Iurii Moiseevich Eskin, Ocberki Istorii Mestnicbestva V Rossii XVI-XVII Vv. (Essays in the History of Precedence in 16th- and 17th-Century Russia)
Martin, Russell E., Kritika
Iurii Moiseevich Eskin, Ocberki istorii mestnicbestva v Rossii XVI-XVII vv. (Essays in the History of Precedence in 16th- and 17th-Century Russia). 509 pp. Moscow: RosArkhiv, Kvadriga, 2009. ISBN-13 978-5904162061.
Irina Borisovna Mikhailova, I zdes" soshlis" vse tsarstva...: Ocherki po istorii Gosudareva dvora v Rossii XVI v. Povsednevnaia i prazdnichnaia kul'tura, semantika, etiketa i obriadnosti (And Here All Kingdoms Met: Essays in the History of the Sovereigns Court in 16th-Century Russia. Everyday and Celebratory Culture, Semantics, Etiquette, and Ritual). 648 pp. St. Petersburg: Dmitrii Bulanin, 2010. ISBN-13 978-5860076341.
Thirty-five years ago, Paula Fichtner openly lamented the fact that "historians have given little sustained attention to the customs of royalty," and that any historian who studied "court pageantry" was deemed then--in 1976, and in previous generations--to be displaying their "intellectual mediocrity" and "lack of scholarly integrity, or both." (1) Fichmer recorded this lament in a pioneering article on Habsburg dynastic marriage in the 16th century, an article that in many ways jumpstarted the study of symbol and ritual (in her case, the symbols and rituals pertaining to royal marriage) and infused it with insights drawn from other disciplines--including, mostly, cultural anthropology. A similar plea was independently made a few years later by Robert Crummey in his groundbreaking study of court rituals in Muscovy, a study one colleague called a "preliminary stab at describing and understanding court spectacles in the seventeenth century." (2) Both Fichmer and Crummey offered innovative models in their respective fields for analyzing symbols and rituals in the early modern period, laying an early claim to this subject for legitimate and serious study, even if both were, in their day, offering only "preliminary stabs."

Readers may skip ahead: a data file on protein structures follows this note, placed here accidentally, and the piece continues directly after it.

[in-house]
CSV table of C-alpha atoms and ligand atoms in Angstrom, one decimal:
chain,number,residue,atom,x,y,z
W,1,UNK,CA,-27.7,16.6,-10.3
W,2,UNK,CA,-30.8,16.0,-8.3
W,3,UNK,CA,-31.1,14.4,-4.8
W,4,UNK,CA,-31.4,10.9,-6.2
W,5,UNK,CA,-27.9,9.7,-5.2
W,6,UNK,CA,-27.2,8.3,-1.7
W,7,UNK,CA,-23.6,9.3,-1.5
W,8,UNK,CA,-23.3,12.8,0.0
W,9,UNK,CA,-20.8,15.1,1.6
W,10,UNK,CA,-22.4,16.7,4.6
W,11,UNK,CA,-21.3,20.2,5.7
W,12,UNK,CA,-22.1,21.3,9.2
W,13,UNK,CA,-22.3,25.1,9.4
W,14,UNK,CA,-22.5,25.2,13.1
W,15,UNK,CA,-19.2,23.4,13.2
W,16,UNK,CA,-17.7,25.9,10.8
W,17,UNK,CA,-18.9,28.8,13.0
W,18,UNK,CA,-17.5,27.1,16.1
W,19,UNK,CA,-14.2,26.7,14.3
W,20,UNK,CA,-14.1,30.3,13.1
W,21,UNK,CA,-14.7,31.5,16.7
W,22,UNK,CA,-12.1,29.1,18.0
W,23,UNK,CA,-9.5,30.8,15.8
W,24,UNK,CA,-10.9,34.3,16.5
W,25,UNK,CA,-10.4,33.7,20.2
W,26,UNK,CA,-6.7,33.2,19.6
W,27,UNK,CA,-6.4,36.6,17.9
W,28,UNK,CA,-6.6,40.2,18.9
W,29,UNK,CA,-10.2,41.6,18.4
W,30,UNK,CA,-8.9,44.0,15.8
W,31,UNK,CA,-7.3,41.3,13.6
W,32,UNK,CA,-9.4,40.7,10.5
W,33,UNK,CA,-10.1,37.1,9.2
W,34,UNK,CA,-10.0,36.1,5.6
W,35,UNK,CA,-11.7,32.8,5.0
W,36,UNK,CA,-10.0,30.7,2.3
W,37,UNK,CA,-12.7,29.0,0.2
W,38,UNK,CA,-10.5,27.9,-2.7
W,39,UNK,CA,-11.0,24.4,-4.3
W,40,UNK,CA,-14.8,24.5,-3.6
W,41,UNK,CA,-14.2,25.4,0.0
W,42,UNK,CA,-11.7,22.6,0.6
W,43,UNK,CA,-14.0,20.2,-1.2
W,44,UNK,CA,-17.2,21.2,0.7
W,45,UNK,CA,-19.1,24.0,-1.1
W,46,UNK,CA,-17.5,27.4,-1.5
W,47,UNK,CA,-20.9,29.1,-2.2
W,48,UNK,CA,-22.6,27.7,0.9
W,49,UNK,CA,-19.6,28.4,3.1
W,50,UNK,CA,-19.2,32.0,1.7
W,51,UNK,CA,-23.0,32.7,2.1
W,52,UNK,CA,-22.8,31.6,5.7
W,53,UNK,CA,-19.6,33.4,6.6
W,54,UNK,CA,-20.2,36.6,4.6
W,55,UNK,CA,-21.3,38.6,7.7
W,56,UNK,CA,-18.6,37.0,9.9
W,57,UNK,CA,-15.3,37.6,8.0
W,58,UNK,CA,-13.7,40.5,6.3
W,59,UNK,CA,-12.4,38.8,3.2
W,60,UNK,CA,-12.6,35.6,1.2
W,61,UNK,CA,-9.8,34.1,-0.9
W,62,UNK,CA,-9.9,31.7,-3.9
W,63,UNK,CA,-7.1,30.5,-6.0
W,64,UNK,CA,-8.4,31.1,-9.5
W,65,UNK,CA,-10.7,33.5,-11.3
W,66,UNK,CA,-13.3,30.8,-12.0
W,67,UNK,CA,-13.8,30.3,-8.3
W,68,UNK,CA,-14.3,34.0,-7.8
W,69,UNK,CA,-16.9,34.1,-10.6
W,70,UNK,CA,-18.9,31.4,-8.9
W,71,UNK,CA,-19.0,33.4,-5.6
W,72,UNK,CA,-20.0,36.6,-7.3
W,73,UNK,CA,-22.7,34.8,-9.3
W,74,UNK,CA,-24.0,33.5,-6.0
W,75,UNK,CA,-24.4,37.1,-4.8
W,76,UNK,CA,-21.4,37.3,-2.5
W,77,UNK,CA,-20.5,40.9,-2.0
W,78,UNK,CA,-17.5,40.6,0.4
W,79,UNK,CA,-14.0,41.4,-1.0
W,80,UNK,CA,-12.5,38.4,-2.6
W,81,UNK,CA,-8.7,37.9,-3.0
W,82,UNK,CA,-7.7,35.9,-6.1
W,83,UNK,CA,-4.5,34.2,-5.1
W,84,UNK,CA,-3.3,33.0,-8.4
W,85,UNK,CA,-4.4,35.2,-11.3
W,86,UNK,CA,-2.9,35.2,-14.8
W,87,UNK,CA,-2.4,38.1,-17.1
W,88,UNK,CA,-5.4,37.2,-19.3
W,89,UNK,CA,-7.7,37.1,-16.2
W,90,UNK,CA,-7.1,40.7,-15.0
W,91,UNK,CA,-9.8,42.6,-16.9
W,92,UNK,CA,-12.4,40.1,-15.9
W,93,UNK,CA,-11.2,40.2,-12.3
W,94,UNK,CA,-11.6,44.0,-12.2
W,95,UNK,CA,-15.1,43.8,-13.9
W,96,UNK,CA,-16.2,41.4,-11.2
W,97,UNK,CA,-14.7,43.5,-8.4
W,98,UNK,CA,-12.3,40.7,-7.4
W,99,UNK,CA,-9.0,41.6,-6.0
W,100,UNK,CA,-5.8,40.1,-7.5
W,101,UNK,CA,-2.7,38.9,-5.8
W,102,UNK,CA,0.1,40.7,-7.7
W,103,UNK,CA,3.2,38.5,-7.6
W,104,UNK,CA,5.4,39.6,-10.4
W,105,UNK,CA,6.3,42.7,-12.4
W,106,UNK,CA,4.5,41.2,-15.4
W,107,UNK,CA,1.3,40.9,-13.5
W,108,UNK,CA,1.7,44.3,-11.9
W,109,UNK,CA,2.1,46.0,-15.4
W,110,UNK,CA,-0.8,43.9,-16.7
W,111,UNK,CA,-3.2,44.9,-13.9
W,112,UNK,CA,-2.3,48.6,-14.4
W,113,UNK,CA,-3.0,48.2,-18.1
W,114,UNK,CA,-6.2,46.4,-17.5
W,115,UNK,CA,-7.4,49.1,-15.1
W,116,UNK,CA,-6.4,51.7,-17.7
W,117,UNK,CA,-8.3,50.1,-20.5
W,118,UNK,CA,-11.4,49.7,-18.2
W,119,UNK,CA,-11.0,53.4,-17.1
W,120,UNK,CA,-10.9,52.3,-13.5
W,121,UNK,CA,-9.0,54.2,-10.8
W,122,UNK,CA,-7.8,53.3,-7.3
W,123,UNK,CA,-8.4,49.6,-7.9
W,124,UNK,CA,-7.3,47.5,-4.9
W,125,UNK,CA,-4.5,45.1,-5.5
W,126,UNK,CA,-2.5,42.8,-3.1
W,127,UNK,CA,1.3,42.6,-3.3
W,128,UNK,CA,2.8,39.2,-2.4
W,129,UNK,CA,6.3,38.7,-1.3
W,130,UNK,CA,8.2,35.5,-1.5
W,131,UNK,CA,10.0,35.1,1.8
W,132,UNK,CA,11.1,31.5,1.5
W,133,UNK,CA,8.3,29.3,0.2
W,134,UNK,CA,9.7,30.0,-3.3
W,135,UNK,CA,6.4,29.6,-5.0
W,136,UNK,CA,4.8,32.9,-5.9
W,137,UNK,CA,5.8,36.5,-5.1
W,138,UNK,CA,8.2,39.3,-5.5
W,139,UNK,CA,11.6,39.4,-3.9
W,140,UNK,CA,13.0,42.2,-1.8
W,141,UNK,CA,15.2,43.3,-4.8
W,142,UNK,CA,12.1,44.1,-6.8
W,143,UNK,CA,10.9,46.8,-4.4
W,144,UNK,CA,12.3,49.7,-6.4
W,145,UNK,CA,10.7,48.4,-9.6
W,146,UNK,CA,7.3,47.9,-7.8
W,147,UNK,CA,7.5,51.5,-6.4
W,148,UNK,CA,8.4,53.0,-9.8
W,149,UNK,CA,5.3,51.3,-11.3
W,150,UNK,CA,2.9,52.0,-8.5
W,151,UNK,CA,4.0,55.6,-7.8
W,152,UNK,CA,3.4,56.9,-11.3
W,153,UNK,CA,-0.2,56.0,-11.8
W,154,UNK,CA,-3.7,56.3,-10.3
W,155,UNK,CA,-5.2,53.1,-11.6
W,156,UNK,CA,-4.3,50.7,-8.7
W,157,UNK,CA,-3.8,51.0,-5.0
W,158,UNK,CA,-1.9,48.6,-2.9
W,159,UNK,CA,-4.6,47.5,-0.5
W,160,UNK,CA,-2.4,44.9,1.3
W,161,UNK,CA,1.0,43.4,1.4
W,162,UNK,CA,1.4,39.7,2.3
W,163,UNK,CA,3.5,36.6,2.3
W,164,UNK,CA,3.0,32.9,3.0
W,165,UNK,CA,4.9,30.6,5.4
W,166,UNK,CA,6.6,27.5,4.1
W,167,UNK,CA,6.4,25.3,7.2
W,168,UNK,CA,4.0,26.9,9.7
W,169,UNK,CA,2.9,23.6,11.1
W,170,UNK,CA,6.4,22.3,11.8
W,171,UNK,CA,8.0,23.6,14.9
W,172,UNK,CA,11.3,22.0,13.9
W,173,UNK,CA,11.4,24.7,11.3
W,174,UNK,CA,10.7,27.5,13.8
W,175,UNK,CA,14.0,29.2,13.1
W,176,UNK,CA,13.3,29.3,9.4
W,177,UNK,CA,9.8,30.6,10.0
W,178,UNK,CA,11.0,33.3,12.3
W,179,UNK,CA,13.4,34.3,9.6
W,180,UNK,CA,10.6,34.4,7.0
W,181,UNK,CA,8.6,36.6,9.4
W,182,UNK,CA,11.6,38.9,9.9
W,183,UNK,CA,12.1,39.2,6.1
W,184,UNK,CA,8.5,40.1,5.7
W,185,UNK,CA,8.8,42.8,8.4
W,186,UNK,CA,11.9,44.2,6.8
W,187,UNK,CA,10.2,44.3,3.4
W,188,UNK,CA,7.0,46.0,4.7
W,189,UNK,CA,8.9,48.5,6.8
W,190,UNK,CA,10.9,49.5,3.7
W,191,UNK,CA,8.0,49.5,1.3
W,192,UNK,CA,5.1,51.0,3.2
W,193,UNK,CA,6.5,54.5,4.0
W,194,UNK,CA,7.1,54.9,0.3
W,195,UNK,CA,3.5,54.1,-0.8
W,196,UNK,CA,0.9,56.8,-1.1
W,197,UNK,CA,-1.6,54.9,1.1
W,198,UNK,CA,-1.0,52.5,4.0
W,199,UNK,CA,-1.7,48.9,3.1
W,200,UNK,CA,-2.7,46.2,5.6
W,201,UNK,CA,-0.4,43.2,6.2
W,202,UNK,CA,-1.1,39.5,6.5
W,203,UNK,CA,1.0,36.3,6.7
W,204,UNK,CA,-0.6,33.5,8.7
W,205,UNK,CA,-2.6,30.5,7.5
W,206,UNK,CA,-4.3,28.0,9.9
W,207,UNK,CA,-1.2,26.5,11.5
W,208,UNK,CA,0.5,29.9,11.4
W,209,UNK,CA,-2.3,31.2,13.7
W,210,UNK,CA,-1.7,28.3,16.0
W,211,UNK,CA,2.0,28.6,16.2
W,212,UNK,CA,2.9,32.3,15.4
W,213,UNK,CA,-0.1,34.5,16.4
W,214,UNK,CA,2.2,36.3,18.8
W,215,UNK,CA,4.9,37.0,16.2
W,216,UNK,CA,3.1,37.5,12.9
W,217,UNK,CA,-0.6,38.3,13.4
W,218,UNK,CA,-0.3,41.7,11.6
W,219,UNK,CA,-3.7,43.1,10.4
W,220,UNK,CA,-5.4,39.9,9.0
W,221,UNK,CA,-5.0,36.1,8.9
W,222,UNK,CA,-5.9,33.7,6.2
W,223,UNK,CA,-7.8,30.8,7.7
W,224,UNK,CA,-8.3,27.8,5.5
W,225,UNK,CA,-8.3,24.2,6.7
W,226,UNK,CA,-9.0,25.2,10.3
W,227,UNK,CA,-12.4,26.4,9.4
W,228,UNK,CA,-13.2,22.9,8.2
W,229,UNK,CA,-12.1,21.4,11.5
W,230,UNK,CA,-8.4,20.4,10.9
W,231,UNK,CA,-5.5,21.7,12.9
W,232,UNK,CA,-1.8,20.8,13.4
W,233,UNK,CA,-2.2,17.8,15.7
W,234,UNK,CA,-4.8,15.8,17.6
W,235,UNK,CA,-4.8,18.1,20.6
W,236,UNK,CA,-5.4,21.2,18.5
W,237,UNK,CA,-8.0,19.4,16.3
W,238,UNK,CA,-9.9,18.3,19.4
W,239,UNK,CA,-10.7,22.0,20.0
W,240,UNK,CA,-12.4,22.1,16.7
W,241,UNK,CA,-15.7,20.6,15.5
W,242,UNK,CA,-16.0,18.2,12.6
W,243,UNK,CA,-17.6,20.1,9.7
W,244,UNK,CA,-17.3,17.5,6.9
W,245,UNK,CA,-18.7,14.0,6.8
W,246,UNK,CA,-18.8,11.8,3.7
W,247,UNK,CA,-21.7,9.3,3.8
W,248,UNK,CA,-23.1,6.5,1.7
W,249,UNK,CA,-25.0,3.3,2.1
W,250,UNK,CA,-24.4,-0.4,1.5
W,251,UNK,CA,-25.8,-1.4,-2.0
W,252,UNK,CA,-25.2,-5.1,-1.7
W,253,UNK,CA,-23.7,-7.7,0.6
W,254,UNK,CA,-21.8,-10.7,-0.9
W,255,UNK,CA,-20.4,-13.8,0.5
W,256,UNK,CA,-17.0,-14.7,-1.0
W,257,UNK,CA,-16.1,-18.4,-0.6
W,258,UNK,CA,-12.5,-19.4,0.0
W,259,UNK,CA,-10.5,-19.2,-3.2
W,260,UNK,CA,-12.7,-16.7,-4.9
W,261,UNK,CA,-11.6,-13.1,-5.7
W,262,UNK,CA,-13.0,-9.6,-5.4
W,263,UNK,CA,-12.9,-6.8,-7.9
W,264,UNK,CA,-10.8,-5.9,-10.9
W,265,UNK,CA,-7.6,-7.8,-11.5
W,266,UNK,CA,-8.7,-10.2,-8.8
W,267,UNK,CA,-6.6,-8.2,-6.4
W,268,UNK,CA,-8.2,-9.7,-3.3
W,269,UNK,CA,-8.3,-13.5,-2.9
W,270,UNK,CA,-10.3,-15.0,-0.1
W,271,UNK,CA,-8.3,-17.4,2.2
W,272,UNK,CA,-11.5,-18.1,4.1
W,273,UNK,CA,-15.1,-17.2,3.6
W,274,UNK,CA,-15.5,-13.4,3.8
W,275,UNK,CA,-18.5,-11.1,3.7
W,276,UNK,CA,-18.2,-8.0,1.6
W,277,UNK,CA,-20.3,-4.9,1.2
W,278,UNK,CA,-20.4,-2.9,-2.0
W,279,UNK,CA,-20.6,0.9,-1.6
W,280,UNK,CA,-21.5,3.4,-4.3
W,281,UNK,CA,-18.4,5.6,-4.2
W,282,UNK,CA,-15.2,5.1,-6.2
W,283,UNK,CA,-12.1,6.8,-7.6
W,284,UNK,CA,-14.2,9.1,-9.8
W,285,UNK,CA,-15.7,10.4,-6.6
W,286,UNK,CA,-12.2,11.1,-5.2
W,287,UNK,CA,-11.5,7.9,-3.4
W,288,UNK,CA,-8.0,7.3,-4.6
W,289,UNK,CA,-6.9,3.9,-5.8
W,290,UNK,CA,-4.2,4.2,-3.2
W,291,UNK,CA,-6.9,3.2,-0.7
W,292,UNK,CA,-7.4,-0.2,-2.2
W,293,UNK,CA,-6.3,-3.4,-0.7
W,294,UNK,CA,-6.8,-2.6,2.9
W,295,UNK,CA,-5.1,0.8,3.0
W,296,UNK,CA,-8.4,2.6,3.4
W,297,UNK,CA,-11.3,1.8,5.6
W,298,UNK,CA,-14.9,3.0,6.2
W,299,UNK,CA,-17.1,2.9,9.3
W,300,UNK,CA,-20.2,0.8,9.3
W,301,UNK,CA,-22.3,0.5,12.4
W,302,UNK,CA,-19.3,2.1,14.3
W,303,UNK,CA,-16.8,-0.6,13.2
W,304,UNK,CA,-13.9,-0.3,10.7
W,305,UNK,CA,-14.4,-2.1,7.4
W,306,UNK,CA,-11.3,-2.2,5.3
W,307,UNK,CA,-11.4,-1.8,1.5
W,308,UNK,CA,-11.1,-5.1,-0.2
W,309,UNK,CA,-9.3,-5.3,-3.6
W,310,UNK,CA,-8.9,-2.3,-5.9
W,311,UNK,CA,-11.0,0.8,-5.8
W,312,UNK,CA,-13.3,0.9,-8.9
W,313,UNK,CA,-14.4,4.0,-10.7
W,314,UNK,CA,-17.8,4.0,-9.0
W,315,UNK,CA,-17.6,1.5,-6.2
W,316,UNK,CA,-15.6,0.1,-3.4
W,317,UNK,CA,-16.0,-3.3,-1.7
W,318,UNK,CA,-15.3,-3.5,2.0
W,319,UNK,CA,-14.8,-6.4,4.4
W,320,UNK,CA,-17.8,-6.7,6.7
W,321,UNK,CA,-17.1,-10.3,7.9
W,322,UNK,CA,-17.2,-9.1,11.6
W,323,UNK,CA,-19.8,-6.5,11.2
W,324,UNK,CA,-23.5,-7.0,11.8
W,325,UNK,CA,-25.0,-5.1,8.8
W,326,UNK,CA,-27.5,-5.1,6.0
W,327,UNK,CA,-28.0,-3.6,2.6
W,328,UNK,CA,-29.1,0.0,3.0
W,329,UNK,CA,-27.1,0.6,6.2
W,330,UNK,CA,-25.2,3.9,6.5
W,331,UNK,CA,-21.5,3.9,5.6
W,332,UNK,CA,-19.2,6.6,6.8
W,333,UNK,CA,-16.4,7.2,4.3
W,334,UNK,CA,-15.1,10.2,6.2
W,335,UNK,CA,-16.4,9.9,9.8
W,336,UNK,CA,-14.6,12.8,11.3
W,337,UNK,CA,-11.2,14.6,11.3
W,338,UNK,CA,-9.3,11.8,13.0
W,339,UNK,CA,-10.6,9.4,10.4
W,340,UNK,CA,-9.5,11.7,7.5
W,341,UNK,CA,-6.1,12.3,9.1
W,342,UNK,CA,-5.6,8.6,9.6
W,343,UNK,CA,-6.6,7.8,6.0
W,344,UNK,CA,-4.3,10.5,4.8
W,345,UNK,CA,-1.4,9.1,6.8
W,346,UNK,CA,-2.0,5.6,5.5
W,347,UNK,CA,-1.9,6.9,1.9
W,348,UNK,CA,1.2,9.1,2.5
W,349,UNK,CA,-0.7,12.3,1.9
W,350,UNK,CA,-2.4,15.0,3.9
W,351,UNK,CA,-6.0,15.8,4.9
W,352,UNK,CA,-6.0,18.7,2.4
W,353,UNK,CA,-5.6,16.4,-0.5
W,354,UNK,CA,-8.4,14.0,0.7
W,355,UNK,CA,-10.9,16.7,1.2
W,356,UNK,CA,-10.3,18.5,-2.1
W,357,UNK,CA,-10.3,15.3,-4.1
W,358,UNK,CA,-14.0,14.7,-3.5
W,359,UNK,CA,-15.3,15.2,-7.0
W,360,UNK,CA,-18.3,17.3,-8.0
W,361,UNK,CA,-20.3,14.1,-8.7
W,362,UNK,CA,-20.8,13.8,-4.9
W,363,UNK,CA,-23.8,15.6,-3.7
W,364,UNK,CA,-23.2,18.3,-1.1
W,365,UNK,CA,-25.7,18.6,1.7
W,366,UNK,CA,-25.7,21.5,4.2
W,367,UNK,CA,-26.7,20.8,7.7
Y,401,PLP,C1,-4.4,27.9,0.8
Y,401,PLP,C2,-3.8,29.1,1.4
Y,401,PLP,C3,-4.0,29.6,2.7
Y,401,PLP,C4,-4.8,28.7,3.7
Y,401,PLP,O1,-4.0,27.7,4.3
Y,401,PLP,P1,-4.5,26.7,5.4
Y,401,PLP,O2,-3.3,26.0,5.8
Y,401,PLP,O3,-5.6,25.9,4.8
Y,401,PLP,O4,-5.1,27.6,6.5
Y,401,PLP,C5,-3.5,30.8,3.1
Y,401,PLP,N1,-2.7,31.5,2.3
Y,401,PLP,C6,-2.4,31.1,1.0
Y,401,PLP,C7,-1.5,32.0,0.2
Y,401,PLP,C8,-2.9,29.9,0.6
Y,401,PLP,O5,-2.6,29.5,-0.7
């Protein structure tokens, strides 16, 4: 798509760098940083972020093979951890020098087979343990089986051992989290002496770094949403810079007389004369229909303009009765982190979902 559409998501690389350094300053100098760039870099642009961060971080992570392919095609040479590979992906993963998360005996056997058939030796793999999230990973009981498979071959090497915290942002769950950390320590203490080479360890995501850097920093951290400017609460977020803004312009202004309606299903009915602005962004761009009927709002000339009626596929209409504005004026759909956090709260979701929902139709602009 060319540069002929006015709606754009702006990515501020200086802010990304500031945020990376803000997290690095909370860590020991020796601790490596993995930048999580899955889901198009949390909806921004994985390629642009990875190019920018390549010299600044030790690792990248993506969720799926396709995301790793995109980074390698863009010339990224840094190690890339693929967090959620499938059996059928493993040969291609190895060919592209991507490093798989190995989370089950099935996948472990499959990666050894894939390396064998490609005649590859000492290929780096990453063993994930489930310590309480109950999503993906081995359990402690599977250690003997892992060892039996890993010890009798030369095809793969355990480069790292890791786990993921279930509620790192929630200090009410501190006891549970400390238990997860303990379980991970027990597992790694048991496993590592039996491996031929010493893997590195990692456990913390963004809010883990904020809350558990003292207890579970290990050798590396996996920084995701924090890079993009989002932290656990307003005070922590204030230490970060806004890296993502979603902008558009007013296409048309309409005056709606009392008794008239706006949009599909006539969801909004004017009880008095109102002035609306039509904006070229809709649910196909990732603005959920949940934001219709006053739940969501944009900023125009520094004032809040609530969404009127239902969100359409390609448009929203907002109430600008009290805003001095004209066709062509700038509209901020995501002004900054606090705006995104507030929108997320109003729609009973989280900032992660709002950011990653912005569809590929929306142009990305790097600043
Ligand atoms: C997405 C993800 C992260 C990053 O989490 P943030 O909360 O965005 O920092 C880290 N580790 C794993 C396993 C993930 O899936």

Happily, times have changed. The study of the "customs of royalty" has matured into a valid and valuable dimension of cultural, political, family, and women's history. The symbols and rituals of kings, queens, and tsars now serve as rich and decipherable primary sources that can be "read" for insights into cultures that left behind few reflective descriptions of their political values. Royal rituals are now understood to be useful lenses onto political culture, serving, in the words of Michele Fogel, as "ceremonies of information" (les ceremonies de l'information)--broadcasting a carefully crafted message about power, identity, or religious belief (depending on the ritual) that a king's or tsar's subjects could apprehend in their own time and context, and that historians today can use to comprehend the "rules" of a now-defunct political culture. (3)
The two books reviewed here are both recent contributions to the thriving literature on the "customs of royalty" in early modern Russia, building on the model provided by Crummey more than 25 years ago. Irina Mikhailova's debt to Crummey is clear and enormous, even though she does not cite Crummey's article (nor, of course, Fichtner's). However, Mikhailova's book follows in the solid tradition established more than a century ago by Ivan Egorovich Zabelin and elaborated today by a range of Russian and non-Russian scholars of Muscovite royal ritual, including Sergei Bogatyrev, Nancy Shields Kollmann, Daniel Rowland, Michael Flier, Priscilla Hunt, Viacheslav Shaposhnik, Isolde Thyret, and others. (4) Mikhailova's book is perhaps the first attempt at a synthetic survey of the Problematik of symbol and ritual: in many ways, it is a modern, updated, and richly expanded version of Zabelin's classic treatment. As for Eskin, his is a vast and magisterial (a word that is often overused, but here is entirely appropriate) investigation of precedence (mestnichestvo), revealing more that is genuinely new about the system than any study before it. Even so, he almost entirely ignores the symbolic and performative aspects of the system, despite the fact that this important aspect has been successfully studied by Western scholars--if again, only as a "preliminary stab. …